Apple’s success was largely attributable to its innovation and design as a consumer device manufacturer, rather than the stickiness of its iOS platform. We believed that this advantage would be difficult to sustain, particularly with commodity consumer devices like smartphones, which have short replacement cycles and where competitors have the ability to create near substitutes. Apple’s operating margins of 35% appear unsustainable considering that its competitors as a group have earned, at best, low double digit operating margins in the past.

While Apple’s competitive position and the value of the business was one element we looked at, the other was price. While there was a chance investors could make money if they bought Apple at the prevailing share price, we thought the risk of a permanent loss of capital was high enough to justify not investing.
What’s happened since then

Dell’s business model was easier to replicate than we expected

Dell’s business model didn’t turn out to be as impregnable as we initially expected. Low cost Asian competitors pressured profitability and the company’s ability to generate strong free cash flows. With hindsight, our quality assessment was optimistic and as a result we placed too high a value on the company. But our emphasis on price or margin of safety, stood us in good stead. We did most of our buying in Dell at a substantial discount to our estimate of intrinsic value. We bought at a price to normalised earnings of approximately six times, not adjusting for the significant amount of net cash on its balance sheet – 30% of its market value at the time.

Chart 1: Dell Price-to-Earnings (P/E) and Share Price
Source: Thomson Reuters Datastream

Chart 2: RE:CM Ownership of Dell
Source: Bloomberg, RE:CM

Chart 1 shows Dell’s Price-to-Earnings ratio (P/E), share price and the ownership period since 2008 and Chart 2 shows our buying and selling during the ownership cycle. Even though our estimate of Dell’s intrinsic value reduced, we avoided a permanent loss of capital by buying cheaply. Our investment in Dell earned an annual rate of return (IRR) of 11.2% over the ownership cycle, below the MSCI World Index return of 14.7%. Following the recent offer by Michael Dell and Silverlake to take Dell private in a leveraged buyout, we sold the last of our shares in the company. We sold somewhat below our estimate of intrinsic value with the view that if the deal went through there’d be no further upside from the current share price. On the other hand, if the deal did not go through the share price would most likely retreat.

Intel has pricing power and is investing into new markets

Intel continues to dominate consumer PC chips. Unlike Dell, it also has pricing power that it can use to offset potential volume declines from substitution of PCs and notebooks with smartphones and tablets. It’s also applying its research and development advantage in those areas. It already supplies chips to tablets and is making significant progress in smartphone chips. In addition, a substantial part of Intel’s business is supplying chips for servers where the outlook with the move to the cloud remains solid.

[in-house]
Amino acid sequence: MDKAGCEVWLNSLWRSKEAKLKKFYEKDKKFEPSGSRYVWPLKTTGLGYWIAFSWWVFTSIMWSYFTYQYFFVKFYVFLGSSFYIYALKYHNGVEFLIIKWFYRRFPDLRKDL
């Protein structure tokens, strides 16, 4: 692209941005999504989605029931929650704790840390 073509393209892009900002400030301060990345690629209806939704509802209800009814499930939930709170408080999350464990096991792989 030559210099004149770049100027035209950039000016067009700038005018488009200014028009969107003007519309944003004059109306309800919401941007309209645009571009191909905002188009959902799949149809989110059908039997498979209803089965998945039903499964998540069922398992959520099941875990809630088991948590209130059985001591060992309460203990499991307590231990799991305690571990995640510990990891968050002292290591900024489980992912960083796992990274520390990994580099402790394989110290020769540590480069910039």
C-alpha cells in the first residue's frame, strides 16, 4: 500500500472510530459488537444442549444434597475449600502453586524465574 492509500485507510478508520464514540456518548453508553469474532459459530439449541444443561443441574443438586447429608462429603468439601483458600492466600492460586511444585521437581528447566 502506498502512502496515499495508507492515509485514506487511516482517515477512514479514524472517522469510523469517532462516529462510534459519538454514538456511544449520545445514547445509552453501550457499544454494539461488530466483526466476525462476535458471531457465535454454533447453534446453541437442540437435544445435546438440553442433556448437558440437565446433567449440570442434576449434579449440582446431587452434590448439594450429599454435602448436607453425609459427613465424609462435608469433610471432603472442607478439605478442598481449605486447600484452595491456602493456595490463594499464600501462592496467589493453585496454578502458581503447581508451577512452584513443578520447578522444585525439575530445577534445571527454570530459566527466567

Chart 3: Intel P/E, Share Price and World Market Long-Term Average P/E
Source: Bloomberg

Chart 4: RE:CM Ownership of Intel
Source: Bloomberg, RE:CM

We’ve been very cautious in our current valuation, given the difficulty in estimating cyclicality versus secularity in the PC market. As a result, our estimate of Intel’s intrinsic value has grown at a slower rate over the past couple of years than might be expected from such a business. As Chart 4 shows, we sold two thirds of our position at the beginning of 2012 when the share price rerated and subsequently bought a large stake at the end of 2012, when the margin of safety widened. Intel has returned 18.0% over the period, ahead of the MSCI World Index return of 14.8%. Our work shows that it’s still undervalued and we continue to hold it on behalf of clients. It comprises 4% of the RE:CM Global Fund.

Strong pricing power and demand for its products should sustain Microsoft

Our assessment of Microsoft’s competitive position has not changed and the fundamental value appears to be intact. It continues to have a wide and durable moat for a large part of its business. The biggest risk to Microsoft remains that a proportion of its customers move to competitors – such as tablets and smartphones, where switching costs are lower to replace previously loyal customers. Still, this risk is somewhat offset by Microsoft’s pricing power. Microsoft continues to offer a vastly superior product than competitors at a relatively small price increment in relation to the benefit business users get from it.

As with Intel, we’ve erred on the side of caution given developments in the PC market. In addition, Microsoft has a penchant for ‘deworsifying’. In the past, these value destructive acquisitions of lower quality businesses were small relative to the company’s cash flows. Unfortunately management has spent even more of its free cash flow on such acquisitions than we anticipated, the most recent being their acquisition of Nokia’s handset business. For these reasons, our intrinsic value has grown at a slower rate than we expected when we bought the company.